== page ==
The president of British Cycling has called on Olympic Games organisers LOCOG to rethink proposals to charge spectators to watch this summer’s Olympic road races on Box Hill. The news comes as plans are unveiled to let those without tickets for Olympic venues watch events on giant screens within the Olympic Park as well as other locations in the capital.
As reported here on road.cc last week, LOCOG is considering charging the 15,000 people who will be allowed onto the restricted section of Box Hill, which is owned by the National Trust.
The section of the route in question features the climb of Zig-Zag Road which will be tackled nine times in the men's road race and twice in the women's race.
British Cycling president Brian Cookson told The Daily Telegraph: “It would be absolutely better if it was free of charge because cycling is a sport that is traditionally free to watch.
"I do appreciate the difficult environmental issues that have to be resolved in the sensitive environment of Box Hill, and you can't have an unrestricted free-for-all like the Tour de France,” he acknowledged.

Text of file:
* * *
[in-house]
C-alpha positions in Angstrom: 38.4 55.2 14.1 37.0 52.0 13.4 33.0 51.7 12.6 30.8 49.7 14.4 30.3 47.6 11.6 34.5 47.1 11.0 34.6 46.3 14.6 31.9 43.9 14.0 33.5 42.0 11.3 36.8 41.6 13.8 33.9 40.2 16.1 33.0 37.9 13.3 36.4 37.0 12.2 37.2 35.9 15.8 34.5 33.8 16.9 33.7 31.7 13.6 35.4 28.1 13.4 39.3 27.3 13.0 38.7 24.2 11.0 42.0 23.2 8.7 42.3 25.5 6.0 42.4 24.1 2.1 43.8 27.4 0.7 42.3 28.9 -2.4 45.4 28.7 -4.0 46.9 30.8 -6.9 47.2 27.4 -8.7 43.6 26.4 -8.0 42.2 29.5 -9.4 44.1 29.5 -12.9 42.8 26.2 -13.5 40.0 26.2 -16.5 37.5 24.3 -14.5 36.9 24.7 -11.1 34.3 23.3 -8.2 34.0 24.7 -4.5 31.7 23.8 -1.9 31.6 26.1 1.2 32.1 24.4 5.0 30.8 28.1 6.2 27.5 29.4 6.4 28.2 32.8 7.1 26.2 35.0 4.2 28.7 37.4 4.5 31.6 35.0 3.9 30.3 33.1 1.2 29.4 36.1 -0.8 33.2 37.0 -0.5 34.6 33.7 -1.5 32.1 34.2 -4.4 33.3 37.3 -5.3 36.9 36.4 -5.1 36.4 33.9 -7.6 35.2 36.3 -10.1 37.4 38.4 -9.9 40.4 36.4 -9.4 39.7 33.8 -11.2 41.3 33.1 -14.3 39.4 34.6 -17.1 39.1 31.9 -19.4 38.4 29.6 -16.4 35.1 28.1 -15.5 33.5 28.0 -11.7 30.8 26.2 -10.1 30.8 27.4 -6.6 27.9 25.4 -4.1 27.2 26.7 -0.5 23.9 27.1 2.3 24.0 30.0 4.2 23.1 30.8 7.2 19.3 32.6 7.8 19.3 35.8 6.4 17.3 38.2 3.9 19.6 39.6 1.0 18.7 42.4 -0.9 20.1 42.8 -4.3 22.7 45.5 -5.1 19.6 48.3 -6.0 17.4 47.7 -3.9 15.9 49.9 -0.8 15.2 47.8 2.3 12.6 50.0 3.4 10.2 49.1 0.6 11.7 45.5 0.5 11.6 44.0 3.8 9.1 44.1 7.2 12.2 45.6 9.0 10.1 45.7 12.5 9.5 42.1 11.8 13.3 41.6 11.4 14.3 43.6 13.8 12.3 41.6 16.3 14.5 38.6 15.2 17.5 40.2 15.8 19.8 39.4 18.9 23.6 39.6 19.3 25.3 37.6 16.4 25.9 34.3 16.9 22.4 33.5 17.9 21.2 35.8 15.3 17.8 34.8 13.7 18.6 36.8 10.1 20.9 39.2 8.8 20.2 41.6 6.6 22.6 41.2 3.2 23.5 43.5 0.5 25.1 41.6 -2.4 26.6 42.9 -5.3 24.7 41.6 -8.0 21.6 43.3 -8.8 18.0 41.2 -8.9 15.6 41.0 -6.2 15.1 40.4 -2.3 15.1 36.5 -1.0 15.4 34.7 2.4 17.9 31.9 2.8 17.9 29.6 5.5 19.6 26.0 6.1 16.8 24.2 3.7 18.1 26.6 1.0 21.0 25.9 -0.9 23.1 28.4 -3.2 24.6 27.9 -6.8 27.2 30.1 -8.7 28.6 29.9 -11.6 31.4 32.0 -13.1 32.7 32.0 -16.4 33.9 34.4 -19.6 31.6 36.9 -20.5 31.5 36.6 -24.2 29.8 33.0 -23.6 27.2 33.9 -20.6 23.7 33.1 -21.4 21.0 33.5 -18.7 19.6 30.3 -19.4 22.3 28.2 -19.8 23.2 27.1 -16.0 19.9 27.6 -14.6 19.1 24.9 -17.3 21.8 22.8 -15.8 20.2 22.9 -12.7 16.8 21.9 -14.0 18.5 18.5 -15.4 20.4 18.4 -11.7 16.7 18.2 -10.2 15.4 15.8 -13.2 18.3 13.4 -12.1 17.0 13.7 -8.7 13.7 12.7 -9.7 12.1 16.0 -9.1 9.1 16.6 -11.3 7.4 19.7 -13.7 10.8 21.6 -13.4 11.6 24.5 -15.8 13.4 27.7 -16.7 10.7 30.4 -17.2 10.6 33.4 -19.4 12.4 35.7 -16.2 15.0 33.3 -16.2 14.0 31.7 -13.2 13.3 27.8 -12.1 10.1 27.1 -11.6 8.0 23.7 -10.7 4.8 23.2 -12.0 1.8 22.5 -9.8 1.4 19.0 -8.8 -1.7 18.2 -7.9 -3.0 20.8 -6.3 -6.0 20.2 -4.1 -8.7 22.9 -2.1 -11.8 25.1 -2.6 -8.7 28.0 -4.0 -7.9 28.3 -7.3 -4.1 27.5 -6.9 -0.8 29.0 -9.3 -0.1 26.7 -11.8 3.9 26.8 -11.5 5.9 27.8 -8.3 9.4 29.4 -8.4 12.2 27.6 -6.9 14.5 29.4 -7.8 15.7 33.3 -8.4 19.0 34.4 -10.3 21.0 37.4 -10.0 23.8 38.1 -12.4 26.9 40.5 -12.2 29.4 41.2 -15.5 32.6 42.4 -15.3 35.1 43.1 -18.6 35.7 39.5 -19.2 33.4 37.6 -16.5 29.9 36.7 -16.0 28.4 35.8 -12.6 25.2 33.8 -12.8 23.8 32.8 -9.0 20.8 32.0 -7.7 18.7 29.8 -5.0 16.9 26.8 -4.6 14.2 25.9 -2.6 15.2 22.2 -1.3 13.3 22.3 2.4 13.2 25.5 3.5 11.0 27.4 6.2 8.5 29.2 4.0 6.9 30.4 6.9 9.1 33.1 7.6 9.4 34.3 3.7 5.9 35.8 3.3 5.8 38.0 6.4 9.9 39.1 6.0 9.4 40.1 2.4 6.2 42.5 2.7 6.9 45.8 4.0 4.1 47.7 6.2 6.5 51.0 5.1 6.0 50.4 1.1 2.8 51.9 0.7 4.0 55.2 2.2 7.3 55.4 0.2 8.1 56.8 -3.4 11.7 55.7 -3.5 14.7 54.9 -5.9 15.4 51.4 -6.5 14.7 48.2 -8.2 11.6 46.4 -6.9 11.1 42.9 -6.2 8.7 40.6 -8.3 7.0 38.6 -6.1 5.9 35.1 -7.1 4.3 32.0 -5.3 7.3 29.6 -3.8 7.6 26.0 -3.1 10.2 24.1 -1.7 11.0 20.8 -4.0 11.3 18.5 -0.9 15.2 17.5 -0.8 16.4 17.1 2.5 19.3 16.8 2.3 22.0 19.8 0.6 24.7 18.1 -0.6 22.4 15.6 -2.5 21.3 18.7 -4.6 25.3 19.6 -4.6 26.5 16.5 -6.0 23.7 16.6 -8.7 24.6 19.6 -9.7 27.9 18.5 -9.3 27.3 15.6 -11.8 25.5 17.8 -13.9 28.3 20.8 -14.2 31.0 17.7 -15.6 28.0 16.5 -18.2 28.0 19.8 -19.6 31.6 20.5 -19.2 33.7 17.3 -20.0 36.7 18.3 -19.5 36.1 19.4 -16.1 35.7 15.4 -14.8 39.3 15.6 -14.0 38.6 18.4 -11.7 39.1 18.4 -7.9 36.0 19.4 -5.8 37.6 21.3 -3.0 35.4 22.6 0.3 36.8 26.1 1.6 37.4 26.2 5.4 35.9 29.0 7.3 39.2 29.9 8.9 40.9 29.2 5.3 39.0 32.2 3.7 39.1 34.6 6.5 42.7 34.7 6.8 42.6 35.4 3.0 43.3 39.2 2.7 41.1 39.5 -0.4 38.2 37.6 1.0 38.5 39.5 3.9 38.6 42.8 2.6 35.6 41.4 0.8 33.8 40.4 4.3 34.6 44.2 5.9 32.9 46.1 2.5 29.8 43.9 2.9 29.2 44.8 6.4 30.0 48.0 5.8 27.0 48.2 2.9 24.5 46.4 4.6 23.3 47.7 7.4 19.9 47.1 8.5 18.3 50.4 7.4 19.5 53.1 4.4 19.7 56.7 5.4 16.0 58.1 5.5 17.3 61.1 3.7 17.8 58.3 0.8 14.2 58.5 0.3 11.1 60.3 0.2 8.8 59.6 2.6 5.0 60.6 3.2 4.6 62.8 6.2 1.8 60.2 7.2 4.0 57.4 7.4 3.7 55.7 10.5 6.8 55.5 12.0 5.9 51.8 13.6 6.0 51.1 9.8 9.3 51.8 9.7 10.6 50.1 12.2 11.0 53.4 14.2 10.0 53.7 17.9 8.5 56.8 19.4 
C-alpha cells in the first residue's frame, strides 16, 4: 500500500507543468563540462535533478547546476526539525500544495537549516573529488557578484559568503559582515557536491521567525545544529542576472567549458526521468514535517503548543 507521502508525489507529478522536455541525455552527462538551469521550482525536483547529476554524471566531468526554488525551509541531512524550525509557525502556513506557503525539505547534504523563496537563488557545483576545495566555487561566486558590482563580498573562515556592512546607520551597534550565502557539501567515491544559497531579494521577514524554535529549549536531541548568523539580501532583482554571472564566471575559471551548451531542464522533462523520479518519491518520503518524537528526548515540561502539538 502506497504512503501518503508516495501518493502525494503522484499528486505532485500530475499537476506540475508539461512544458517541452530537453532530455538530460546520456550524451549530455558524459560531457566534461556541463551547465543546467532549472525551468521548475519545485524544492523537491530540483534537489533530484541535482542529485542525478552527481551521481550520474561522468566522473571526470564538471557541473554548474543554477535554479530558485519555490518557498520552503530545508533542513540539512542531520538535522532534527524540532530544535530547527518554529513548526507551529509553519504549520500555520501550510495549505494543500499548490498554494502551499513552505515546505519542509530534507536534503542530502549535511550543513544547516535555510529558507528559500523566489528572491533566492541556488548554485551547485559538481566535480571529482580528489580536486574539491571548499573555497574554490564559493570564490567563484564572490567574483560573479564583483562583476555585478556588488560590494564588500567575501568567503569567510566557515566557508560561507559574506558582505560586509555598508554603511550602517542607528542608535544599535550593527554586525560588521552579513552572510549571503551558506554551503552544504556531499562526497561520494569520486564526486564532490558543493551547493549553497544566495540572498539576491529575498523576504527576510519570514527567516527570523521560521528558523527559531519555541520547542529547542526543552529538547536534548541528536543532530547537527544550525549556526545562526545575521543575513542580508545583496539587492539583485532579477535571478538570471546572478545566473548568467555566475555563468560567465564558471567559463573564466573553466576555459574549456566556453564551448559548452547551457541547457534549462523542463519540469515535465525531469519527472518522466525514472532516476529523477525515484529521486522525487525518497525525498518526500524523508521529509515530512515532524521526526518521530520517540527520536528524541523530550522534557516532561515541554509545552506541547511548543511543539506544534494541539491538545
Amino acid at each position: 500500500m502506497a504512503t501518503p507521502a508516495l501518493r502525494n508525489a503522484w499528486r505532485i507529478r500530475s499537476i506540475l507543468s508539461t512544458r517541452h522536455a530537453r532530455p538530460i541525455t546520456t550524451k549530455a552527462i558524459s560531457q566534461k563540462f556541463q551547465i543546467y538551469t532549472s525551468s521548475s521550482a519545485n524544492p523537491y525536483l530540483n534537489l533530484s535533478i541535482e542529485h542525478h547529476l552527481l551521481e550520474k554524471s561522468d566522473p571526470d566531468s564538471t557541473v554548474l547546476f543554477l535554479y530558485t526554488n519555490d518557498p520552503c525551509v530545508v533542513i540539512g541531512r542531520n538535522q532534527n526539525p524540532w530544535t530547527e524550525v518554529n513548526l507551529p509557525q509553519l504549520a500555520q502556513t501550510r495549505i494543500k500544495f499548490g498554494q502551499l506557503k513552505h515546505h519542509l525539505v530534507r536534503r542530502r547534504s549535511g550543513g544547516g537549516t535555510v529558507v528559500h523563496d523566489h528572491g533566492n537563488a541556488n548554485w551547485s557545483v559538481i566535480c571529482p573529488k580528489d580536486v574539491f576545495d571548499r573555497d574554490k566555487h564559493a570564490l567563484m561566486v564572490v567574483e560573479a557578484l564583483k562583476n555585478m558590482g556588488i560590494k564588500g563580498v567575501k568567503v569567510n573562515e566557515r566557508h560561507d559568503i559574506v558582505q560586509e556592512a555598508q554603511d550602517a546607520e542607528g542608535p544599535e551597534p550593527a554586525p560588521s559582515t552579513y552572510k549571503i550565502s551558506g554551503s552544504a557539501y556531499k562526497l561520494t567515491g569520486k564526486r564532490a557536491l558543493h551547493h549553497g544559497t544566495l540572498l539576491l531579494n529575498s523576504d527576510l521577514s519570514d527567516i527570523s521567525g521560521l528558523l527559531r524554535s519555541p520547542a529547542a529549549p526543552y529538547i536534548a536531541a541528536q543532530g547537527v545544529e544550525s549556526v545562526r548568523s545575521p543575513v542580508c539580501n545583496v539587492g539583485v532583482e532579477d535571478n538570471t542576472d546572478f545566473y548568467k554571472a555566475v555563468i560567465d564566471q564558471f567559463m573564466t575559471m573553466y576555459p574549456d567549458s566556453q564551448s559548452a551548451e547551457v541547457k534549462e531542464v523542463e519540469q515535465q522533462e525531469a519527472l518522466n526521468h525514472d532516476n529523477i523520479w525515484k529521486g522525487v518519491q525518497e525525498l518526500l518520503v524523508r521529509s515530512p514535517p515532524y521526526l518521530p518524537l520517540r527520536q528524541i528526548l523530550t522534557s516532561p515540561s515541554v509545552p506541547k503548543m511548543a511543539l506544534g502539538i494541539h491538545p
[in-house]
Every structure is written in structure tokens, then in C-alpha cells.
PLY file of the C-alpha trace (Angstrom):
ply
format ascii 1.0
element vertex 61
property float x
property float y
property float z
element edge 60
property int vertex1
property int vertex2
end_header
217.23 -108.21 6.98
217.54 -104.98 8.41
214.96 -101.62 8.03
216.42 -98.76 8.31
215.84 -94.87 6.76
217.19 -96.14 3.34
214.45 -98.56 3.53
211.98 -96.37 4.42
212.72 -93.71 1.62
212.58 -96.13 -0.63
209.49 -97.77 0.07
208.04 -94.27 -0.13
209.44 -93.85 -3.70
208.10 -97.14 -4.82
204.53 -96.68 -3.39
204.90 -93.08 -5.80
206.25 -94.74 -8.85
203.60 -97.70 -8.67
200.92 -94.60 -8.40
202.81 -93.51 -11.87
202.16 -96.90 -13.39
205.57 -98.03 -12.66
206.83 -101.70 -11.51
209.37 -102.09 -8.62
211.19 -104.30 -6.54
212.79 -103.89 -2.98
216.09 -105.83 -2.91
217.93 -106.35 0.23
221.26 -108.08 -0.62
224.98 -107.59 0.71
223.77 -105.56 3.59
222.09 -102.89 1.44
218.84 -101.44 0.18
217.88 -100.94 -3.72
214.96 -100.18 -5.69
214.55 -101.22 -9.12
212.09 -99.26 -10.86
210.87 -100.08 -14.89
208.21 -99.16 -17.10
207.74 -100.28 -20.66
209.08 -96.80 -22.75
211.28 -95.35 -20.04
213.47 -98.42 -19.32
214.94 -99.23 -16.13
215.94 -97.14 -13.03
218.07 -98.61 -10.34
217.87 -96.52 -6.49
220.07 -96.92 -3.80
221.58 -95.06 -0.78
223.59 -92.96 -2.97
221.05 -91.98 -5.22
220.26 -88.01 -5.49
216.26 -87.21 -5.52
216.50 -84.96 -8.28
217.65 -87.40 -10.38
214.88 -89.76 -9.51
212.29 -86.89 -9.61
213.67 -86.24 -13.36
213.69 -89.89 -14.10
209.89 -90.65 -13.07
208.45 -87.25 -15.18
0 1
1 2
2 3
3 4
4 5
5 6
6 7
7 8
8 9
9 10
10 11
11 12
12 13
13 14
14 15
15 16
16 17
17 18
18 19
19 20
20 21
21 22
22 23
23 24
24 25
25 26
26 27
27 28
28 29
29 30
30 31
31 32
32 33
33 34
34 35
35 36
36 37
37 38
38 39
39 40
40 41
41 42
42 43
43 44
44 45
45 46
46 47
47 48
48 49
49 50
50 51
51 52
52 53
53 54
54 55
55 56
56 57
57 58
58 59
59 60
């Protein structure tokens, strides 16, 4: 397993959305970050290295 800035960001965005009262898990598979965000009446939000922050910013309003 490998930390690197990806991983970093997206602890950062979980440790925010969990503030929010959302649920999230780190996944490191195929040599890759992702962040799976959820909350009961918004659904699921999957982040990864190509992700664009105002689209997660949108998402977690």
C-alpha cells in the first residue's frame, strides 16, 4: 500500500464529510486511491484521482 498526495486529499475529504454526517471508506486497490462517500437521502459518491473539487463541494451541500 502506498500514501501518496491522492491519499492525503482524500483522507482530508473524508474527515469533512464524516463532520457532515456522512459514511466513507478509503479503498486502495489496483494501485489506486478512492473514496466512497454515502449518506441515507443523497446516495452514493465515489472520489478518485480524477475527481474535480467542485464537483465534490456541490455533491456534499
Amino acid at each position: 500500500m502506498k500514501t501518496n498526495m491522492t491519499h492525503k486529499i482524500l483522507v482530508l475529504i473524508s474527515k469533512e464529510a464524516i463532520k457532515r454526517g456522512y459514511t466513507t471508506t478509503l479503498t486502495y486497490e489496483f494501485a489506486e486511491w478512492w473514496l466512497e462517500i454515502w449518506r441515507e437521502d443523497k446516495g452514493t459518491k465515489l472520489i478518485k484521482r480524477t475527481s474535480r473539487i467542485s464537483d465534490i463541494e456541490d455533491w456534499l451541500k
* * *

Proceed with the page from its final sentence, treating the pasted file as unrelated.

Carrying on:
“But while the numbers have to be managed, it would be absolutely better if it was free of charge."
However, LOCOG chief executive Paul Deighton has said he believes it is “perfectly appropriate... to consider charging for the tickets," adding that the mechanics of ticketing, including their cost, were still being worked upon.
LOCOG is also finalising plans to allow public access to the Olympic Park during the Games, although again there will be a restriction on numbers and there is likely to be a cost involved, reports the BBC.
Once inside, spectators will be able to watch events on giant screens, the biggest of which will be double-sided and installed on a barge on the River Lea.
Hyde Park in Central London and Victoria Park in Tower Hamlets will also house big screens, with free entry – other than to watch the opening and closing ceremonies in Hyde Park – although at both venues, spectator numbers will be restricted.
Born in Scotland, Simon moved to London aged seven and now lives in the Oxfordshire Cotswolds with his miniature schnauzer, Elodie. He fell in love with cycling one Saturday morning in 1994 while living in Italy when Milan-San Remo went past his front door. A daily cycle commuter in London back before riding to work started to boom, he's been news editor at road.cc since 2009. Handily for work, he speaks French and Italian. He doesn't get to ride his Colnago as often as he'd like, and freely admits he's much more adept at cooking than fettling with bikes.